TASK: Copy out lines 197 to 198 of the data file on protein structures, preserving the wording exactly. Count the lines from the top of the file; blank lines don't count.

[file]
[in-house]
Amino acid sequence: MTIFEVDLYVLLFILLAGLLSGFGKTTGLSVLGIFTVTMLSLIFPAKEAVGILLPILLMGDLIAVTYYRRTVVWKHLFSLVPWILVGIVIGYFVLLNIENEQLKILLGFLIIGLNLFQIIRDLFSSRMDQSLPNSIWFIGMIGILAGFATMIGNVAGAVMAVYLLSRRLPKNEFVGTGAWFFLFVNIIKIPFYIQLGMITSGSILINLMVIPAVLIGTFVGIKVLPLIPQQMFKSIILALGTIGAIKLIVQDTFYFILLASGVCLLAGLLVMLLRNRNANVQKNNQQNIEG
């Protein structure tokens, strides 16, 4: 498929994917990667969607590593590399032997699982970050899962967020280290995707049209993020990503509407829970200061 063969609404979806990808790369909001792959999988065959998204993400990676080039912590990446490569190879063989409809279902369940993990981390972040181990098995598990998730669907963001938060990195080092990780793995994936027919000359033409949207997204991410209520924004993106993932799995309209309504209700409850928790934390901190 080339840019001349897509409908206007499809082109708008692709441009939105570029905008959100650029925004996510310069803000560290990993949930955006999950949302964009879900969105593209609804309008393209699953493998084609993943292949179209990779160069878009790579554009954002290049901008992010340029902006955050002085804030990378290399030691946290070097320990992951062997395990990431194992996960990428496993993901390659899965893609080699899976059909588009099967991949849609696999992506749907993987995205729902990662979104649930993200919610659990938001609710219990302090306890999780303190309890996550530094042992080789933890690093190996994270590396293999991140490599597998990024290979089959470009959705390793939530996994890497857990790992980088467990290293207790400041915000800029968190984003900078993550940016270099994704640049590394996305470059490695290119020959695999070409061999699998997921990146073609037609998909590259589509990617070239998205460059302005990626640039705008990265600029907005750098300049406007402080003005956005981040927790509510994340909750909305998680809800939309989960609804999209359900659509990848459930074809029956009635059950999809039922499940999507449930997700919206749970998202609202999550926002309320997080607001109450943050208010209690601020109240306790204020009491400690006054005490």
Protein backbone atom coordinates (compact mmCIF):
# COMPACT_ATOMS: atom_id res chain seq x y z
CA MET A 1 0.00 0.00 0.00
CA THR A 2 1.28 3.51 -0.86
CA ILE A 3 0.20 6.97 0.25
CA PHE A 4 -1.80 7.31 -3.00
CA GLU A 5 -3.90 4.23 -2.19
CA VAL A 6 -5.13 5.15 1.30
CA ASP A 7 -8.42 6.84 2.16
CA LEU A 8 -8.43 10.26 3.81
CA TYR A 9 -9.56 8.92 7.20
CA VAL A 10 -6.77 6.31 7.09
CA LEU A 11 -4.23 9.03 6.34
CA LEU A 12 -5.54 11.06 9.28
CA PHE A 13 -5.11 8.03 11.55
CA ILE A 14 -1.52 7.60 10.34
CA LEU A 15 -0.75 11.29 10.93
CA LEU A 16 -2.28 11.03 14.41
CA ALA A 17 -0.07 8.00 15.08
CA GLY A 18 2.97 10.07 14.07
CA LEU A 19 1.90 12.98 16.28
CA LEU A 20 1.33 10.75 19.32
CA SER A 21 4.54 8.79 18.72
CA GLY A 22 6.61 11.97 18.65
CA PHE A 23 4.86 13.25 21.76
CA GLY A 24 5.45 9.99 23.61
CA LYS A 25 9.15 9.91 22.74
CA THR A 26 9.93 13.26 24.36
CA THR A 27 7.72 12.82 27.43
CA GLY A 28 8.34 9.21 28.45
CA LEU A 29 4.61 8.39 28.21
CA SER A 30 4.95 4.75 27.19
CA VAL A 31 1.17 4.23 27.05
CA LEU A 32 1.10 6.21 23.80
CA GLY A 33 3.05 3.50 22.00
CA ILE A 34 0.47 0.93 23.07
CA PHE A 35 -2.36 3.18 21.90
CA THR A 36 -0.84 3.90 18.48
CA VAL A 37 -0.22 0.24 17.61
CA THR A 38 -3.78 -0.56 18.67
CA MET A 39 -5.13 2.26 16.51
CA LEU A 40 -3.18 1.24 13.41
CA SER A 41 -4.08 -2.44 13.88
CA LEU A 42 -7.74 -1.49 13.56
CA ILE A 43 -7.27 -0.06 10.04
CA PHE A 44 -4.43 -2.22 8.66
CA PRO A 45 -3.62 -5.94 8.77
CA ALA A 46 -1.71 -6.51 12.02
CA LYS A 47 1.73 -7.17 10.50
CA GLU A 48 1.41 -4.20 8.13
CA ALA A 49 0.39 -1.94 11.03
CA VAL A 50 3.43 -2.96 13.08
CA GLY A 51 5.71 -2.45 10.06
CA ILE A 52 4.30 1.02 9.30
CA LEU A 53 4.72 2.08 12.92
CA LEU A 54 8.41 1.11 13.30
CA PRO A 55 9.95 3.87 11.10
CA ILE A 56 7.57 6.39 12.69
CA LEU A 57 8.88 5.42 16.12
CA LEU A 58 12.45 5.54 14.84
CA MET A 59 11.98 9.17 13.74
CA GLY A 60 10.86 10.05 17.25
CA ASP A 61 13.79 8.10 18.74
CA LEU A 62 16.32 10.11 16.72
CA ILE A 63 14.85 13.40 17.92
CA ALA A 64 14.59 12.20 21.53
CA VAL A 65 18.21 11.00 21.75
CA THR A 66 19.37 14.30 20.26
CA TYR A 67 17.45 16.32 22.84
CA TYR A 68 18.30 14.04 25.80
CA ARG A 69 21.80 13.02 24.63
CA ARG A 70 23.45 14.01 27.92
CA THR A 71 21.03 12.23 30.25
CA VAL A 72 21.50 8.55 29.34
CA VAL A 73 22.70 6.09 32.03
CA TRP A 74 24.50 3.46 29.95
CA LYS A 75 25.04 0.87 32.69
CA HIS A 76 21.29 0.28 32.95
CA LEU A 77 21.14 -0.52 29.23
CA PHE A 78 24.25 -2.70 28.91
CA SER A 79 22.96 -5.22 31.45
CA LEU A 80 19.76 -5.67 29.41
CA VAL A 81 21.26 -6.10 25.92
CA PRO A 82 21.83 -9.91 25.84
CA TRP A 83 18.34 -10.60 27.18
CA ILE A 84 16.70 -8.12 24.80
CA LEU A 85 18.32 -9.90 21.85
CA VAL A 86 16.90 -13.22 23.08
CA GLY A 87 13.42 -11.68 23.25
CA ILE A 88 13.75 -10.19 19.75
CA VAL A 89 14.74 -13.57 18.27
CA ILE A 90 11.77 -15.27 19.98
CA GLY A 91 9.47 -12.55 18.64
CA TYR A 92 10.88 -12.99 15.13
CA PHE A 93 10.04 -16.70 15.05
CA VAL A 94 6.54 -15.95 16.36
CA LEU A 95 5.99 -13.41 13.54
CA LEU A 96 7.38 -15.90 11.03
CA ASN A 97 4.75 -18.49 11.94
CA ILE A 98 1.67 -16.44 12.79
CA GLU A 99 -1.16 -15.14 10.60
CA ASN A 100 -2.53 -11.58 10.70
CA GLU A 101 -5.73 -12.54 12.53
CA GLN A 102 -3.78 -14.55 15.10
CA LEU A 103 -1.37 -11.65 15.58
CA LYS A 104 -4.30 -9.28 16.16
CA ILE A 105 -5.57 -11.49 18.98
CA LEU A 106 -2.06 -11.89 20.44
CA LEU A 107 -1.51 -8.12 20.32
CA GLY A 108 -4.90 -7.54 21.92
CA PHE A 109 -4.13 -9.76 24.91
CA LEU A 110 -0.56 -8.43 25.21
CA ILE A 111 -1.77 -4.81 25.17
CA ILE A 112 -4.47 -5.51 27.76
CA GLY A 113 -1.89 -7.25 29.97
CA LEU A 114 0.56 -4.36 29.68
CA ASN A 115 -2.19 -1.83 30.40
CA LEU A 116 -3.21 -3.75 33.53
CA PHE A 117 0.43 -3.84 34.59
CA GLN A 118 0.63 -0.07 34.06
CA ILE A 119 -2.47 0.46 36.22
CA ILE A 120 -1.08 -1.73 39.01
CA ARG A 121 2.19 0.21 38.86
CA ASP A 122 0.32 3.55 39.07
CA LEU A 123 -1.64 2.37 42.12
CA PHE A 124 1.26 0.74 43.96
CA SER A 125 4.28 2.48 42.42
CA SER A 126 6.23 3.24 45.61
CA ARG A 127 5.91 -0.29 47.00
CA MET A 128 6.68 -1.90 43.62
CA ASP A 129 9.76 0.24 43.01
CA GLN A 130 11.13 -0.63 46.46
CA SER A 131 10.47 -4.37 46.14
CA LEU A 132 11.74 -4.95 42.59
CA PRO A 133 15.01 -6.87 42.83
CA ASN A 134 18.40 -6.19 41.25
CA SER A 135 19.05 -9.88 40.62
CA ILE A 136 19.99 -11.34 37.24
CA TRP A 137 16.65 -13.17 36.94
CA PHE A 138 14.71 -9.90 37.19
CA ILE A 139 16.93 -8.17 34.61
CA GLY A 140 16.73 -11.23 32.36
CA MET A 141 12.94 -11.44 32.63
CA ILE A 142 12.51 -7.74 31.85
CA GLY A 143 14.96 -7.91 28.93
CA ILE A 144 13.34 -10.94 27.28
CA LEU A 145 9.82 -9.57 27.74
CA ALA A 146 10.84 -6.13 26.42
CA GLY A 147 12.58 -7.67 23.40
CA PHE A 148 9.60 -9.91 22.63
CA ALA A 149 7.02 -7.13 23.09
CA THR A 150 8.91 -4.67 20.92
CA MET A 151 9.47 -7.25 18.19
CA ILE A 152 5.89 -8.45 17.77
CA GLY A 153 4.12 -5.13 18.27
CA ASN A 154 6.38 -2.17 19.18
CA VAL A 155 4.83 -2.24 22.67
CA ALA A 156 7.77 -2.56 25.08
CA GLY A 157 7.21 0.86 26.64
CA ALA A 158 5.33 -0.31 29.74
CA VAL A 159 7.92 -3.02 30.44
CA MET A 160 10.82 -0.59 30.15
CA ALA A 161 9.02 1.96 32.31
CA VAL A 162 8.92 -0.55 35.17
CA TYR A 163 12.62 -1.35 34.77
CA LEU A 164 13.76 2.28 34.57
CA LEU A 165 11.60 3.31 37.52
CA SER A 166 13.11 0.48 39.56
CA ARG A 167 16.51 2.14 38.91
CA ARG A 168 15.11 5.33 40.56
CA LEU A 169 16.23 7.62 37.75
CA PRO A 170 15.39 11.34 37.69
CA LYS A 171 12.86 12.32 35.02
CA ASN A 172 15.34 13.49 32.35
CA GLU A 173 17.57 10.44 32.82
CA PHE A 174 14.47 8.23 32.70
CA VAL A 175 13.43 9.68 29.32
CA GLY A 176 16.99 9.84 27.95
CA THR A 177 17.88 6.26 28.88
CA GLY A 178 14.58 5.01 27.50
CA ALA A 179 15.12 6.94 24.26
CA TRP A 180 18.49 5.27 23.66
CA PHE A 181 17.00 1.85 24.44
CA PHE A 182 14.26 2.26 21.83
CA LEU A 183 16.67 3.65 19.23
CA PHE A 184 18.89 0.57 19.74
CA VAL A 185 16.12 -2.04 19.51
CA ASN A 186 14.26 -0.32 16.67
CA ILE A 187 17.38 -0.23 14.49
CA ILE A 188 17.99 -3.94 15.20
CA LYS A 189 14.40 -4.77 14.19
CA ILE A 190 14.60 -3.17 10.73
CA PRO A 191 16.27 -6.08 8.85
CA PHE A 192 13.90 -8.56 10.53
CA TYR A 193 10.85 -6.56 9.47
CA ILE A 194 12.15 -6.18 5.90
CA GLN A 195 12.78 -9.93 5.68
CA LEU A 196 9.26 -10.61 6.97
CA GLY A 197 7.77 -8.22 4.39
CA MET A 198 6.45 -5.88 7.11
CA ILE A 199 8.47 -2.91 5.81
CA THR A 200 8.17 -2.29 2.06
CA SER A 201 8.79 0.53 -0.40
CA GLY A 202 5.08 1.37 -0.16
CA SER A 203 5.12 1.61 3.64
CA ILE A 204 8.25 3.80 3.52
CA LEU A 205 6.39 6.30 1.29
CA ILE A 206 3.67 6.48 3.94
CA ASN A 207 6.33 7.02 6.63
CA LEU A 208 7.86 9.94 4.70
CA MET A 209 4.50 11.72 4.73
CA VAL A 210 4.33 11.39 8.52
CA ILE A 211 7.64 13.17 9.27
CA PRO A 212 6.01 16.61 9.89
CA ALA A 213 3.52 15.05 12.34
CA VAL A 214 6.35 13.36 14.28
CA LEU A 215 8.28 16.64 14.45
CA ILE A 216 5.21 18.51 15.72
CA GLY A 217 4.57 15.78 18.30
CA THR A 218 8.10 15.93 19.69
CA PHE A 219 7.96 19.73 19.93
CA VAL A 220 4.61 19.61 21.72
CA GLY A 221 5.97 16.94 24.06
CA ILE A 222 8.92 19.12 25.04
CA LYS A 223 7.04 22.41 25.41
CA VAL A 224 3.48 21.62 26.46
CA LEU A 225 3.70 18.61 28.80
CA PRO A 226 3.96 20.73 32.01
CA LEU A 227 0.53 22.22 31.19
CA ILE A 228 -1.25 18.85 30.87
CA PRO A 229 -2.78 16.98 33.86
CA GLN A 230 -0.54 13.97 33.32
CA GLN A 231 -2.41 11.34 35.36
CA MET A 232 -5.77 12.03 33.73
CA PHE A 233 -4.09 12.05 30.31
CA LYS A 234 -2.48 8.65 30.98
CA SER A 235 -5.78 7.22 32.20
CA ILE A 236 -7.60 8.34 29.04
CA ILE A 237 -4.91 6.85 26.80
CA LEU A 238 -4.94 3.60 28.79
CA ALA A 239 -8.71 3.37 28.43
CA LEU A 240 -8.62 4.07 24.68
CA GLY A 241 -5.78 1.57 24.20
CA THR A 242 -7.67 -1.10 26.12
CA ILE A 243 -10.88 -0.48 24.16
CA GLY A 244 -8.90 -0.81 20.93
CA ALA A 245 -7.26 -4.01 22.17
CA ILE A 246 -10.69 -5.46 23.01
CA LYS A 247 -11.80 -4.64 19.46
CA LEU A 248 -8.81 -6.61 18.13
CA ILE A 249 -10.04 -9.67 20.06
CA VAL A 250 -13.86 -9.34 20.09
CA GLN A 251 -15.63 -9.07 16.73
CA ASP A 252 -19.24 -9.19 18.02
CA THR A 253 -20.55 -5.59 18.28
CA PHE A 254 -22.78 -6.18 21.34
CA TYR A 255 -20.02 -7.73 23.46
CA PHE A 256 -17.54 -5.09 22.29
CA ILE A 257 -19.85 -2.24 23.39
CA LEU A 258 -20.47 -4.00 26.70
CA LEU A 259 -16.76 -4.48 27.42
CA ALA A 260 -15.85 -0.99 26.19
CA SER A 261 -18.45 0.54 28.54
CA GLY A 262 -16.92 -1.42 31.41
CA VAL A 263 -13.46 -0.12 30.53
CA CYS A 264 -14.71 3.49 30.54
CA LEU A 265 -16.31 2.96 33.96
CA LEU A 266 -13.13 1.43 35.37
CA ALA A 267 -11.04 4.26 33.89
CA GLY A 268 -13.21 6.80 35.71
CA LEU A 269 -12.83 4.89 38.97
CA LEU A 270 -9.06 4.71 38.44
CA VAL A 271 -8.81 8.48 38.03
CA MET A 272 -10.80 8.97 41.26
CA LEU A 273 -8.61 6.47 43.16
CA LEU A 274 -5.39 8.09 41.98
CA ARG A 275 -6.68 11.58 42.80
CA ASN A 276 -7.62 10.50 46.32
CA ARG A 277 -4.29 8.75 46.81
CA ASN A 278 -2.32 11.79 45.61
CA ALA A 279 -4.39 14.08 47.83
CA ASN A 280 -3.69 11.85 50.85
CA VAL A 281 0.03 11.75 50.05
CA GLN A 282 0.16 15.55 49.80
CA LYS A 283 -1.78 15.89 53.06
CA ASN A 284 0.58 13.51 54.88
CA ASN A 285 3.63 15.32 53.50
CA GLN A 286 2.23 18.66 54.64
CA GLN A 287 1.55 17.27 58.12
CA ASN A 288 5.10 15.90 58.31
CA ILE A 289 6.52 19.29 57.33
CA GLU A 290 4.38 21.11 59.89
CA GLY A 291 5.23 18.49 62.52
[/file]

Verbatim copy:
CA PHE A 192 13.90 -8.56 10.53
CA TYR A 193 10.85 -6.56 9.47